In the midst of all the reports and editorials debating, debunking, and detailing the skills gap, it can sometimes be easy to overlook simple solutions to complicated problems. STEP Ahead, an initiative dedicated to recognizing excellence and leadership among women in manufacturing, has suggested that the easiest solution to the skilled worker shortage may just be found by employers who are willing to utilize the massive, and massively overlooked, talent pool that women represent.
The Manufacturing Institute, American Production and Inventory Control Society, and Deloitte commissioned a study of women in manufacturing to better understand why the industry isn’t attracting, retaining, and advancing its fair share of qualified female employees. The study, based on survey responses of over 600 women professionals, offers genuine insight into recruiting tactics and career encouragement.
The study found that 90 percent of respondents have over ten years of experience, and nearly half have more than 25. Of all women workers, 65 percent are in managerial or higher roles, with 3/4 having Bachelor’s or Master’s degrees. More than 2/3 of these highly educated women studied general business, engineering, or operations, making them extremely qualified for the kind of leadership and skilled work the industry needs.
The study also exposed the competitive and ambitious goals of the surveyed women, with 82 percent of respondents seeing themselves on a career path toward senior-level management.
Overall, the survey presents a broad snapshot of women across the various facets of the manufacturing industry, from the industrial and consumer product industries, to technology, aerospace, automotive, defense and more. Looking at the numbers then, it’s clear that women represent a large, diverse and talented pool of manufacturing workers. Yet despite their qualifications, women remain vastly underrepresented in the industry.
Women represent nearly half of the total U.S. labor force, but comprise less than a third of the manufacturing work force. Yet, six out of 10 positions in the industry are unfilled because a worker with the appropriate skills for the task can’t be found.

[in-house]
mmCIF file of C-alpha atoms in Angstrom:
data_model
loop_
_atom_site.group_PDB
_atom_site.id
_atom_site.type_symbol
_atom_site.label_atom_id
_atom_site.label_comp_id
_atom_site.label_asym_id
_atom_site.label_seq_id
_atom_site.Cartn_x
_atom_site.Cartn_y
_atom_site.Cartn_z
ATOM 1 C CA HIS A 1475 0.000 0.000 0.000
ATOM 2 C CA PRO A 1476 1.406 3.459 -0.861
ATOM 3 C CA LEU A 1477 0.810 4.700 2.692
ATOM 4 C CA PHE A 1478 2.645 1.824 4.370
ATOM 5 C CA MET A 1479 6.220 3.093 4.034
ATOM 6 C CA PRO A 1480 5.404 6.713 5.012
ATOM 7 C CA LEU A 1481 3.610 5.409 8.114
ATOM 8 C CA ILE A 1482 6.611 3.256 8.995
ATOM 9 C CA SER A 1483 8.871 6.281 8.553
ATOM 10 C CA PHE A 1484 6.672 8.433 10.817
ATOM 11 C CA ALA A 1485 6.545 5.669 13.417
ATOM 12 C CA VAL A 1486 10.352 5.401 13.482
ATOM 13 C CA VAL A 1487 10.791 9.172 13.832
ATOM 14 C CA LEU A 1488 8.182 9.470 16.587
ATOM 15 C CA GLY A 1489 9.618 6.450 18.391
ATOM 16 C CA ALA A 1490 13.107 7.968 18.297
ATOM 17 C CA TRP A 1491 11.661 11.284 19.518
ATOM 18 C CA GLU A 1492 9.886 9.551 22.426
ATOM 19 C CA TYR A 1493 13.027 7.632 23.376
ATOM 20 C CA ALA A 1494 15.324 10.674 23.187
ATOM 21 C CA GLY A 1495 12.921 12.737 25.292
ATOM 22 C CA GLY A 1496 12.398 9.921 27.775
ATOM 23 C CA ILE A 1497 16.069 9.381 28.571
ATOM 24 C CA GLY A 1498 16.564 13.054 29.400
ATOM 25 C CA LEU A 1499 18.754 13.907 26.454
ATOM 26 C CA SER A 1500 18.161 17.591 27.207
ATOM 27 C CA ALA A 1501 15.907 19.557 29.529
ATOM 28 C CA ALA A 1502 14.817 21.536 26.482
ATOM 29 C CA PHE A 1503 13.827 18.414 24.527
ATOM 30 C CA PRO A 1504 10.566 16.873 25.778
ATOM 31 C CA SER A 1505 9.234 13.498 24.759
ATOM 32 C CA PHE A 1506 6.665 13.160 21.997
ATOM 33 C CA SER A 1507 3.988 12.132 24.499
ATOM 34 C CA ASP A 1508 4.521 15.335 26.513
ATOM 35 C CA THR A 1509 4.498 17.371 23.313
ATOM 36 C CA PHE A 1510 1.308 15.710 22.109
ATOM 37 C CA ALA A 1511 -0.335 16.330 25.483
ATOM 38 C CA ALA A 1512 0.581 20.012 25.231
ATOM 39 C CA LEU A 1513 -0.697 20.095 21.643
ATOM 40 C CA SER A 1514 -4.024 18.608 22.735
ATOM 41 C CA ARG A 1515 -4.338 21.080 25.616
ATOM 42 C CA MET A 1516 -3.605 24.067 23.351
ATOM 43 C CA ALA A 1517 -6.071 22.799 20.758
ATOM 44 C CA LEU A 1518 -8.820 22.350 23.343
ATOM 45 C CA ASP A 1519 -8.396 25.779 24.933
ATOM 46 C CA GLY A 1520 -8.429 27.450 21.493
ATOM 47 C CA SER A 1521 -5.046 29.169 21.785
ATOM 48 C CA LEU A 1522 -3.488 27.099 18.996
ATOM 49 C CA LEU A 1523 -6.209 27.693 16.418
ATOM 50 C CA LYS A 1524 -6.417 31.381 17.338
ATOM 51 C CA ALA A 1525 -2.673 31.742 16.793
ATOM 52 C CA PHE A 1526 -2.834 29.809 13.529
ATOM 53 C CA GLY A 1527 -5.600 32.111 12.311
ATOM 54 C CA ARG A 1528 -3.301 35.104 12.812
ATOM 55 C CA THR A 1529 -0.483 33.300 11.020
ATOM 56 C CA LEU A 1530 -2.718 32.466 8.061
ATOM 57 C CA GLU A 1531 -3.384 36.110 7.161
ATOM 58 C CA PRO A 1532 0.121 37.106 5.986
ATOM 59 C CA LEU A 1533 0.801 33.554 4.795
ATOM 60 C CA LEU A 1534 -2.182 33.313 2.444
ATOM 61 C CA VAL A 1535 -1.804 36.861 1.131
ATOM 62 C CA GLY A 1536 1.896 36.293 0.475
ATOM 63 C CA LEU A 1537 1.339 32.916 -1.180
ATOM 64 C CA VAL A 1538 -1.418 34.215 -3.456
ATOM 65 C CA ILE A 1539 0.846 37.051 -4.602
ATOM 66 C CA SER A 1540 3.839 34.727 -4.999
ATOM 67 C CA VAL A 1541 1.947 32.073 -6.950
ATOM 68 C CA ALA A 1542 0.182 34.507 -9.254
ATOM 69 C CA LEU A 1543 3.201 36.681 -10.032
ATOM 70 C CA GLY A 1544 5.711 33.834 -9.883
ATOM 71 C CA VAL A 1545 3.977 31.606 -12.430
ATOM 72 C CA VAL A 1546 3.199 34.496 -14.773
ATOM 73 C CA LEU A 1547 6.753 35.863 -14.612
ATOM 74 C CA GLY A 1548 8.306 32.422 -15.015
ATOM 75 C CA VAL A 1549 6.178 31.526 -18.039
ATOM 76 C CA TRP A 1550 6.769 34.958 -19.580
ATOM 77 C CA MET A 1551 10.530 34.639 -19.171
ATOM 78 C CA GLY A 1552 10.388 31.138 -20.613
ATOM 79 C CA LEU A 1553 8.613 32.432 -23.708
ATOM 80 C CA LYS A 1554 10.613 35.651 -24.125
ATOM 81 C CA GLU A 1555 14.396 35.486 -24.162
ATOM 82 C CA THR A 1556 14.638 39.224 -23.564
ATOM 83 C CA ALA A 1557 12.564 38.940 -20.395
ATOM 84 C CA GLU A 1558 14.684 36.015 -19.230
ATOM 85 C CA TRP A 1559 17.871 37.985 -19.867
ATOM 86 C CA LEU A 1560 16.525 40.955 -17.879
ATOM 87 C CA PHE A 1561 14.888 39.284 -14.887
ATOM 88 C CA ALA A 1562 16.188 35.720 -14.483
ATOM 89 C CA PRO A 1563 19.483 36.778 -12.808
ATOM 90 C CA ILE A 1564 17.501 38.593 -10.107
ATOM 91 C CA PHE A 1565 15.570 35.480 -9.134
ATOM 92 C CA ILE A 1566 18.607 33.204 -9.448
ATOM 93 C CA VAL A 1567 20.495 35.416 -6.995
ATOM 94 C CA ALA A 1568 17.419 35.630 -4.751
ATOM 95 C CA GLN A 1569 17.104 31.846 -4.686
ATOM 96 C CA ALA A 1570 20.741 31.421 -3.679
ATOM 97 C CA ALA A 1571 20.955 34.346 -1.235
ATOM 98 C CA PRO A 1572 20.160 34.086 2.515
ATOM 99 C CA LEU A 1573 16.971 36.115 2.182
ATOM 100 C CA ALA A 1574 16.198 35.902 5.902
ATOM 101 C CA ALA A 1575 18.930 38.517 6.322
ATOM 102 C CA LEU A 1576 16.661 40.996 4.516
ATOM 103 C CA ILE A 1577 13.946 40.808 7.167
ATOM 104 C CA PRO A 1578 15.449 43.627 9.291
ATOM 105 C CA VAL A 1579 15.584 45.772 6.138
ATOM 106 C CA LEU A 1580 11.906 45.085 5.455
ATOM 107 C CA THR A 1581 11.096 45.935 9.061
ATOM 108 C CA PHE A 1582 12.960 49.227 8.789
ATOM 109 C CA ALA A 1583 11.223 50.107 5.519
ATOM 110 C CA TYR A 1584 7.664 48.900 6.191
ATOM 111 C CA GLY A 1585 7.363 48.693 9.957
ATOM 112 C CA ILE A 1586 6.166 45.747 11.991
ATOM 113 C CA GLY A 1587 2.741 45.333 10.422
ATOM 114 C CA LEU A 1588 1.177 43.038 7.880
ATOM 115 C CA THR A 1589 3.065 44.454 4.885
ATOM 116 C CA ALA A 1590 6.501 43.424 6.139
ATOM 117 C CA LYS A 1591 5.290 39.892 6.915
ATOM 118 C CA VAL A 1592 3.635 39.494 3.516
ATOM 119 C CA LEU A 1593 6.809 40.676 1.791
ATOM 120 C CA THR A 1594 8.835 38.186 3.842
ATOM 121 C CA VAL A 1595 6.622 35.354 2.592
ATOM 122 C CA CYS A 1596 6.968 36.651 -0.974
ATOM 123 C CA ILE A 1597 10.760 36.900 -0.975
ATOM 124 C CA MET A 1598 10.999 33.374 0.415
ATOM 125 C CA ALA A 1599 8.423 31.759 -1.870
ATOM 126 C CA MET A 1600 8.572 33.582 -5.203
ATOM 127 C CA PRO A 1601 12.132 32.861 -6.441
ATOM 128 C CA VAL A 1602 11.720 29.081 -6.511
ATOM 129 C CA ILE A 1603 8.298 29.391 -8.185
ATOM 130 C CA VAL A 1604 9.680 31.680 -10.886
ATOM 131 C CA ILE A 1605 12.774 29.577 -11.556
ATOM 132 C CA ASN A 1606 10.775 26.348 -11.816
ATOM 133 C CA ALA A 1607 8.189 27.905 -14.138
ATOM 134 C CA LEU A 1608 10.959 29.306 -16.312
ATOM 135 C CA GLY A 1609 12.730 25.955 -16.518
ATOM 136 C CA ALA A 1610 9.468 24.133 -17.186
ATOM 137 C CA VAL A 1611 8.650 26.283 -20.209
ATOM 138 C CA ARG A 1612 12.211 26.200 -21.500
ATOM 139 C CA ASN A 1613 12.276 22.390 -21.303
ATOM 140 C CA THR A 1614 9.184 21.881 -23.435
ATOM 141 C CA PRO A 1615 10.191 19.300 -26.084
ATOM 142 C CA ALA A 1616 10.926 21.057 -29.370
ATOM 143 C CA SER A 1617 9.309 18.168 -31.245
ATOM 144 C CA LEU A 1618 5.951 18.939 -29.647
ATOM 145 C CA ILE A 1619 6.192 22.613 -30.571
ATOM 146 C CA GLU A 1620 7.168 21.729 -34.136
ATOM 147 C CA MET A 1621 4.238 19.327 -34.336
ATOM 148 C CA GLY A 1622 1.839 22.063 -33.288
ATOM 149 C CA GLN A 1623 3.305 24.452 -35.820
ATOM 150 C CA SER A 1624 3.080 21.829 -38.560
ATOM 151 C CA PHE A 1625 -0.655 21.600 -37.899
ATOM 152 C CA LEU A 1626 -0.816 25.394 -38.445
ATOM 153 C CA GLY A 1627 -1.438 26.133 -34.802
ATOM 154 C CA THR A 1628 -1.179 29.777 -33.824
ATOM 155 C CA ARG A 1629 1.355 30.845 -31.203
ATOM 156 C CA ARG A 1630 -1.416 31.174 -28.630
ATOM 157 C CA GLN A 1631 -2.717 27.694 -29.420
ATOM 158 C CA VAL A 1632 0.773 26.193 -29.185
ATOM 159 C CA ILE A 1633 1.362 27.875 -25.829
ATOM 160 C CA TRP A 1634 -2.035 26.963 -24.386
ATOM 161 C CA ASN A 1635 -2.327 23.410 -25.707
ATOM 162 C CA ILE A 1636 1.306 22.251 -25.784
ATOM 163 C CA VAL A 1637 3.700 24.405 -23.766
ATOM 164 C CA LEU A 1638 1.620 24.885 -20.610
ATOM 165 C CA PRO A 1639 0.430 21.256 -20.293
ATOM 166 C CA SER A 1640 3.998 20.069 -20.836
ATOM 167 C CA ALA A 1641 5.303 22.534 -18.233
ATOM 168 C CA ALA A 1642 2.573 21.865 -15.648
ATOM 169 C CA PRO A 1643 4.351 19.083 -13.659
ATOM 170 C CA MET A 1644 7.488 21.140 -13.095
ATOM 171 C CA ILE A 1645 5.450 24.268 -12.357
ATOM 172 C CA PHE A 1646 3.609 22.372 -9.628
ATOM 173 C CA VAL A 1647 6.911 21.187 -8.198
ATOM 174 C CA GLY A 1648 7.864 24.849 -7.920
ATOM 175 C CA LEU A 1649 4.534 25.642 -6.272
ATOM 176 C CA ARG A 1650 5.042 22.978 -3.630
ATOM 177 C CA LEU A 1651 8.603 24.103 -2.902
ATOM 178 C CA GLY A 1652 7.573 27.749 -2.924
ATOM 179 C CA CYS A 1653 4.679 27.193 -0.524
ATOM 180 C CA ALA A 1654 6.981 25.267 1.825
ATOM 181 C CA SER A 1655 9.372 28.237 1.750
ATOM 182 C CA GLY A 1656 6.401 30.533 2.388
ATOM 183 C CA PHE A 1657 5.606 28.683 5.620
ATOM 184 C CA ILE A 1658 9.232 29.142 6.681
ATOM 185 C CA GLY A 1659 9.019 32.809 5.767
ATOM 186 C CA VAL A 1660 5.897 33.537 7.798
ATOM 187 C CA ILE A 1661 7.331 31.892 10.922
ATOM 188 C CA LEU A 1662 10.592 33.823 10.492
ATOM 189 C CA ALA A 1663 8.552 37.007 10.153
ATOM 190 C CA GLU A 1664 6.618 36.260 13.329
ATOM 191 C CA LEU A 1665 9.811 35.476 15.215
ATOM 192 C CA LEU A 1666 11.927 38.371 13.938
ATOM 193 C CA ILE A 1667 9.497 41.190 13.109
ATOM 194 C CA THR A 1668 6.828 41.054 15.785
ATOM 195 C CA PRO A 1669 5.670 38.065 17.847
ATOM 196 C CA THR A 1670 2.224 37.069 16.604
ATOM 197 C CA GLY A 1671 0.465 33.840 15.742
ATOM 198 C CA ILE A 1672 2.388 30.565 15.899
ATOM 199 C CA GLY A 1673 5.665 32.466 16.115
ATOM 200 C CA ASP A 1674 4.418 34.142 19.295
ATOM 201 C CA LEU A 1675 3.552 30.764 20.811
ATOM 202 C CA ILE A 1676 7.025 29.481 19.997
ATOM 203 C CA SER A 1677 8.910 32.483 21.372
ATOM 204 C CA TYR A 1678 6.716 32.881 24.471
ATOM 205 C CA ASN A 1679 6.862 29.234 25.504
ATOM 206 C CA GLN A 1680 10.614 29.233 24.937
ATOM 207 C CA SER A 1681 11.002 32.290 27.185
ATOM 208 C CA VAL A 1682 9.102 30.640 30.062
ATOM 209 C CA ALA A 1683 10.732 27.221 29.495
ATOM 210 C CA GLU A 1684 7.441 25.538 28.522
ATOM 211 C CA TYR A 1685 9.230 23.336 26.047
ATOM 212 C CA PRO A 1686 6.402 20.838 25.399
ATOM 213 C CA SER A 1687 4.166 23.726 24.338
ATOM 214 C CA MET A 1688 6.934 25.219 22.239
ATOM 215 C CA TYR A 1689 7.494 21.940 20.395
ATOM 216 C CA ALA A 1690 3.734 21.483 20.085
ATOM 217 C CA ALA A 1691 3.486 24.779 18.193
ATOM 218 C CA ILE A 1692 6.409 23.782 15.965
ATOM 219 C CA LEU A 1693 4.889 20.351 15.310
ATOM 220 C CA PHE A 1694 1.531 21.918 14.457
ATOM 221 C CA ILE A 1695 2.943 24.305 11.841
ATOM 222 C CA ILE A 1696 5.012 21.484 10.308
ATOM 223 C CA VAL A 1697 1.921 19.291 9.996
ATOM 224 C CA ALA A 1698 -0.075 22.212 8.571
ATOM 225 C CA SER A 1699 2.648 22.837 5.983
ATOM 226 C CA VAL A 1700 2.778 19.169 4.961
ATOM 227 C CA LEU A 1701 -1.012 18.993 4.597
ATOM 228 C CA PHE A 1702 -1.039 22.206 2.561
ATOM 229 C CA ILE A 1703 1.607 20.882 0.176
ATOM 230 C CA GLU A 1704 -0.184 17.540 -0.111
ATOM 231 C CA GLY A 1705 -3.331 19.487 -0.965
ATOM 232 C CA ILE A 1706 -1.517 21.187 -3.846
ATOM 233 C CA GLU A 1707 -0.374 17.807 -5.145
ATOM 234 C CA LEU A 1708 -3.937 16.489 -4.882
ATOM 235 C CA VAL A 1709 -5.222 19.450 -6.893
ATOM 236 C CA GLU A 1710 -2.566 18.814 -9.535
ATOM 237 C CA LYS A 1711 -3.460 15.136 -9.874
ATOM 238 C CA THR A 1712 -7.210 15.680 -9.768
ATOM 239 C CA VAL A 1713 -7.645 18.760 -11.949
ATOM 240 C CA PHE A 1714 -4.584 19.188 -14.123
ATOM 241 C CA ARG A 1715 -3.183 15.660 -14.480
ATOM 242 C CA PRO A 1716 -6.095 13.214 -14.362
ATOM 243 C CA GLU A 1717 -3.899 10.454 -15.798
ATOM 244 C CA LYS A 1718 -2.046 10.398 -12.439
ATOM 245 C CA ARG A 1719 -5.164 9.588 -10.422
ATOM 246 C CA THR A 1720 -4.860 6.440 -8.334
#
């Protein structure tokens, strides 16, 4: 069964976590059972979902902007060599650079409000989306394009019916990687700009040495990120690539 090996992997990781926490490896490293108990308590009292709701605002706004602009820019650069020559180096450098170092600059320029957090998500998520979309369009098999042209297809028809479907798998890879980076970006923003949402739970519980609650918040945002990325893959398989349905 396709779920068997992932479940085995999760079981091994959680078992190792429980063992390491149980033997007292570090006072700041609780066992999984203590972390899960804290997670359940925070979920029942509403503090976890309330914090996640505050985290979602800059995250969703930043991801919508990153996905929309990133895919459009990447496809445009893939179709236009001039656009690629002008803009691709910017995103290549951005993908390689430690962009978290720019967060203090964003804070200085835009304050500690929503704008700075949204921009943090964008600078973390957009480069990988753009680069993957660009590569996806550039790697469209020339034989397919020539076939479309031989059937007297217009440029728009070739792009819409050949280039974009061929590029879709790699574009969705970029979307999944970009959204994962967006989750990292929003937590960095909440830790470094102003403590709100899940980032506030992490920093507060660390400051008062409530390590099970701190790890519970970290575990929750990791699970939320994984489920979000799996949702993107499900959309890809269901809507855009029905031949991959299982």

If women only make up a third of the work force, despite clearly being equally capable as men at filling skilled-labor positions, then by not targeting and employing qualified female workers, the industry has only helped to worsen the dreaded skills gap.
Why skip over a good welder based on their sex when the entire industry is scrambling to find ANY welder with specialized skills?
The STEP Ahead initiative is working to address this problem by mentoring and recognizing female presences and accomplishments in the industry, as well as leading research efforts to determine how the industry can better target women for inclusion in the labor force.
And the benefits of wider hiring practices aren’t only for the hired. Diversity in the workplace is a proven good. A study by Catalyst, a leading nonprofit organization dedicated to expanding opportunities for women and business, found that Fortune 500 companies with high percentages of women officers had a 35 percent higher return on equity and a 34 percent higher total return than companies with fewer women executives. Consequently, recruiting and retaining women in manufacturing is just smart business.
As part of the STEP Ahead initiative, the Women in Manufacturing STEP Awards honor women leaders and emerging leaders in the manufacturing industry who have demonstrated excellence and leadership in their careers. These women represent all levels of the manufacturing industry, from the factory floor to the C-suite.
STEP Ahead inspires next generation female leaders to pursue a career in manufacturing and showcases the amazing opportunities the manufacturing industry can offer. If you’re interested in becoming a welder, or interested in expanding your welding career, we invite you to visit AWS Learning, where you can find virtual conferences, online courses, and other digital tools to help you expand your welding career.